Russian-Ukrainian conflict enters seventh week Kids News Article
Russia unprovoked the attack on Ukraine, which began on February 24, 2022, shows no signs of lessen. After being forced to withdraw From the northern cities of Kyiv, Chernihiv and Sumy, the Russian military has focused its military efforts on the port city of Mariupol in southeastern Ukraine. Their tirelessly bombing raid destroyed 80 percent of the city Infrastructure and killed up to 10,000 civilians.
The 100,000 to 200,000 residents believed to be trapped inside the city have not had to access water, electricity and heating for several weeks. Without help, food and medical supplies run out. While Mariupol’s defenders managed to repel the invasion successfully, they lack ammunitioncausing experts to fear that the city will soon be under Russian control.
If the Russian army is successful, it will most likely link up with the troops currently moving south towards the city of Izyum. Ukrainian officials believe that Russian President Vladimir Putin intends to launch a new offensive in the region to capture the Donbass. Donbass broadly refers to the eastern regions of Ukraine, Donetsk and Luhansk, where Russians separatists held important territory since 1954.
“Mariupol is practical and symbolic importance to Russia,” said Andrii Ianitskyi, director of the Center of Excellence in Economic Journalism at the Kyiv School of Economics. the Guardian. “It’s a big port city and a base for the Ukrainian Armed Forces. So if the Russians want to have a land corridor [from the Donbas] in Crimea, they have to control the city.”
Failing to send troops, international leaders are doing everything to force Russia to withdraw his strengths. On March 15, 2022, the US Congress approved $13.6 billion in emergency spending to help Ukraine fight Russia. The aid includes funds for food, healthcare and support for Ukrainians living in the country and those forced to to run away. It also includes financial support for much-needed weapons in Ukraine. additional economic punishmentsincluding a ban on Russian oil and gas, were also announced.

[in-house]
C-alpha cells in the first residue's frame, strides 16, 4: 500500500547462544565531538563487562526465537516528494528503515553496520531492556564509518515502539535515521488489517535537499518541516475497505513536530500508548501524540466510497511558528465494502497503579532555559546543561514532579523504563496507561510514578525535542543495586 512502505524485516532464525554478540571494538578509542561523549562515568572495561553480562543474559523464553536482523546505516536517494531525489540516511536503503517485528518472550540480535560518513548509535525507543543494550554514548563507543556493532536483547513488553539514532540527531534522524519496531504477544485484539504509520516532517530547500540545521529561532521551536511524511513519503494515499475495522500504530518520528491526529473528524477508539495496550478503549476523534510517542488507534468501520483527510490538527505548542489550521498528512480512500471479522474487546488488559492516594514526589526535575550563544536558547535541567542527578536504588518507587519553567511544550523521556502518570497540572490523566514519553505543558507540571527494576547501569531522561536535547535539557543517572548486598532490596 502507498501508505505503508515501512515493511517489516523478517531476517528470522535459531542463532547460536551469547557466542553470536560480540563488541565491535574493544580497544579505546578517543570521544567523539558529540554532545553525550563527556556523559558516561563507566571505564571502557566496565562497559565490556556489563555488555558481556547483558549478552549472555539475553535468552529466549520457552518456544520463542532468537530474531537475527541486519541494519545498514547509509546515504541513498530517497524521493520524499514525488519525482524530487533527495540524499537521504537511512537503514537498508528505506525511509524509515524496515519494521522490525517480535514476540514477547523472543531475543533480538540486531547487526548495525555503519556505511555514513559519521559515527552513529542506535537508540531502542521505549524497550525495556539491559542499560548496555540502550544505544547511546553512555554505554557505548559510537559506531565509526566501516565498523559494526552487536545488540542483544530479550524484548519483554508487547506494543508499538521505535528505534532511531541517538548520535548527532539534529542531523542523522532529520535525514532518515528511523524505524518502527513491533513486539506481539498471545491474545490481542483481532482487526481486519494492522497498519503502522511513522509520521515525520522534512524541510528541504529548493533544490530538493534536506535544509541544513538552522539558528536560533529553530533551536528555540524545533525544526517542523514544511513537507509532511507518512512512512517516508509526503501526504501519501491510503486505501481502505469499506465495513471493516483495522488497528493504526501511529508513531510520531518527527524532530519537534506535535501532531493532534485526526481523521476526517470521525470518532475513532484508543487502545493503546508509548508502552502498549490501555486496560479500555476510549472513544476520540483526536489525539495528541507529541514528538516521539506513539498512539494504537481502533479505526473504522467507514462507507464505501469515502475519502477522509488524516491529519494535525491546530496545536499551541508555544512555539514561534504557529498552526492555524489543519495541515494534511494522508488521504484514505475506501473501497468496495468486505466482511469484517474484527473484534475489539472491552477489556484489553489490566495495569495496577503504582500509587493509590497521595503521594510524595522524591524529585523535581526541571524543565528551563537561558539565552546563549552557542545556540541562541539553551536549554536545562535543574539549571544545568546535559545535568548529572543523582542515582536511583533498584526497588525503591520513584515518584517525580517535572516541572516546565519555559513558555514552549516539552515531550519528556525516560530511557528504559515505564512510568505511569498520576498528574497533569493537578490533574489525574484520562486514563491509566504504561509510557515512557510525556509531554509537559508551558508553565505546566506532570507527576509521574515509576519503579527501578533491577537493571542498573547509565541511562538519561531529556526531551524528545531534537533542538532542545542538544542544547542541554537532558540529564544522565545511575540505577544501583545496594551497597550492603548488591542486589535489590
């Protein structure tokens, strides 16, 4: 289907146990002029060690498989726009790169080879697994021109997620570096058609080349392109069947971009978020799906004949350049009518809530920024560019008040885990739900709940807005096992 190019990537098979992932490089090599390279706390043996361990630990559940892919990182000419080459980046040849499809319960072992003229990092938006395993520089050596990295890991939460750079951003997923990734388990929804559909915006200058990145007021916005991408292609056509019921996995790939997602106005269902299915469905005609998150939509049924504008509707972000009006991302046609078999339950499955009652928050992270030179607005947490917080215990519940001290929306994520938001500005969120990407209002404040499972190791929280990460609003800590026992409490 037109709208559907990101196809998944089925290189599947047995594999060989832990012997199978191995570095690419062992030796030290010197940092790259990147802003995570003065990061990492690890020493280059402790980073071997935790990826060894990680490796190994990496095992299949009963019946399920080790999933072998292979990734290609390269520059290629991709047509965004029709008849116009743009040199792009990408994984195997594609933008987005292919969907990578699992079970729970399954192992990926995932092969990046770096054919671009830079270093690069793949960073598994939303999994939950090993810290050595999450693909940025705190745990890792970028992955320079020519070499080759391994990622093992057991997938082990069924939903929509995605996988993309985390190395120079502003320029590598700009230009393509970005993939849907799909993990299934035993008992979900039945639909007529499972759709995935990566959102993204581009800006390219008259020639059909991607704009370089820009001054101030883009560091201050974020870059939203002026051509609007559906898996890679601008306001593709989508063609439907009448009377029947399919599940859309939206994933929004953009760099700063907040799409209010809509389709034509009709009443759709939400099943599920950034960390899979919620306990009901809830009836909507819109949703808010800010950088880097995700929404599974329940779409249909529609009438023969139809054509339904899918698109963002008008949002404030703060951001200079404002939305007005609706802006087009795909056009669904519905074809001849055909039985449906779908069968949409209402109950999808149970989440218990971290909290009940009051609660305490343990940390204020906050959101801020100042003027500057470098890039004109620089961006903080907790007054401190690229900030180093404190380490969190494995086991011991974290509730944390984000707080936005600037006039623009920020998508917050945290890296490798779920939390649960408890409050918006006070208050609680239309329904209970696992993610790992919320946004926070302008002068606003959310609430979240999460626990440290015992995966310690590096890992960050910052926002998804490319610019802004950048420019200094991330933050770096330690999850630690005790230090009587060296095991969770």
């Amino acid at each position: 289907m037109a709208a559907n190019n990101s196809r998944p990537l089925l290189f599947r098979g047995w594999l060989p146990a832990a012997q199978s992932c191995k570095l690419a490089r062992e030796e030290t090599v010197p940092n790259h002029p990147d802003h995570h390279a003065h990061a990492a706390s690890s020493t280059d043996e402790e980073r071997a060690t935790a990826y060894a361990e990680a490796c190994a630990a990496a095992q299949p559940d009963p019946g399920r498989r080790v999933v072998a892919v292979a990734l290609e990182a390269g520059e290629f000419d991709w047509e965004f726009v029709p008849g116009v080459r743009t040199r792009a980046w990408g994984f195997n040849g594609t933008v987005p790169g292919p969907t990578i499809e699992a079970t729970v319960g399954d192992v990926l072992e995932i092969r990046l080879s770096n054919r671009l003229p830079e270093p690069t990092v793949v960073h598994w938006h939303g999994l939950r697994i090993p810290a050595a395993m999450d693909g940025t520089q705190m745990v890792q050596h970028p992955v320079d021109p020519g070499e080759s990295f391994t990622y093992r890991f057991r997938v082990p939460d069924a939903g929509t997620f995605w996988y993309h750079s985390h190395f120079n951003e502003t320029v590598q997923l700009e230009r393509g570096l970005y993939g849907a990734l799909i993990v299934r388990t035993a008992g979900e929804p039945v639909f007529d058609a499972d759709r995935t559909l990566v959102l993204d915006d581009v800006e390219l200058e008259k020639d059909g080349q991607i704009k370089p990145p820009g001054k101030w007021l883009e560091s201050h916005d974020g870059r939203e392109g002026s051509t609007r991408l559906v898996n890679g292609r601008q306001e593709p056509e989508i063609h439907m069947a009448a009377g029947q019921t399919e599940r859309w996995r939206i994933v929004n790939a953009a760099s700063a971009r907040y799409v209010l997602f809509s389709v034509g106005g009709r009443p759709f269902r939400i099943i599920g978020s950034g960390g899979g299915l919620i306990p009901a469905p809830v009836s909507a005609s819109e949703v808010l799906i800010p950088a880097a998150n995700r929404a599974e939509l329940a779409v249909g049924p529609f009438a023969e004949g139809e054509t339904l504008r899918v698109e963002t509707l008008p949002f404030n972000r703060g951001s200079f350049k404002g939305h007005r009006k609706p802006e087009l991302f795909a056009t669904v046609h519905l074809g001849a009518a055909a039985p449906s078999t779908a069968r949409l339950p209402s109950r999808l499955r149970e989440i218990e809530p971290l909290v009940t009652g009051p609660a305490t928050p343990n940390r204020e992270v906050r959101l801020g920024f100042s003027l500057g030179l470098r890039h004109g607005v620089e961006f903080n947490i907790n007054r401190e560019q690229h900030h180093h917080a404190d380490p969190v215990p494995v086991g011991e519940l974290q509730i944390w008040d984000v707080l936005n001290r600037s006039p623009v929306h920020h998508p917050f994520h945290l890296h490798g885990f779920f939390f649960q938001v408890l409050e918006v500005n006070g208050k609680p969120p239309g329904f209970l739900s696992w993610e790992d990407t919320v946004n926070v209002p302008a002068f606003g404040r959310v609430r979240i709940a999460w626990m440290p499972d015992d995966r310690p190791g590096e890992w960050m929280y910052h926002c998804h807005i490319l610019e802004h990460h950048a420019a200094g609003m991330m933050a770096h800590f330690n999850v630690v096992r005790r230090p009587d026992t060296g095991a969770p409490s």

The European Union (EU) response has included several rounds of sanctions against Russia, as well as military assistance and humanitarian aid to Ukraine. The EU also granted temporary protection of Ukrainians and third-country nationals fleeing conflict. EU member states are also discussing ways to end their addiction on Russian energy.
The United States and its allies have also created teams to “grab and freeze” the assets Russian elites or oligarchs. Jack Sweeney, 19, helps them in this effort. The University of Central Florida freshman is using publicly available data to track the latest locations of the oligarchs’ private jets and superyachts. He then posts them on Twitter.
Meanwhile, 18-year-old Marco Burstein and his Harvard University classmate, 19-year-old Avi Schiffmann, have used their coding skills to help the more than 4 million Ukrainians forced to leave their country. Their website, Ukraine Take Shelter, helps connect Ukrainians refugees with potential hosts and lodgings.
Resources: NPR.com, BBC.com, NBCnews.com, CNN.com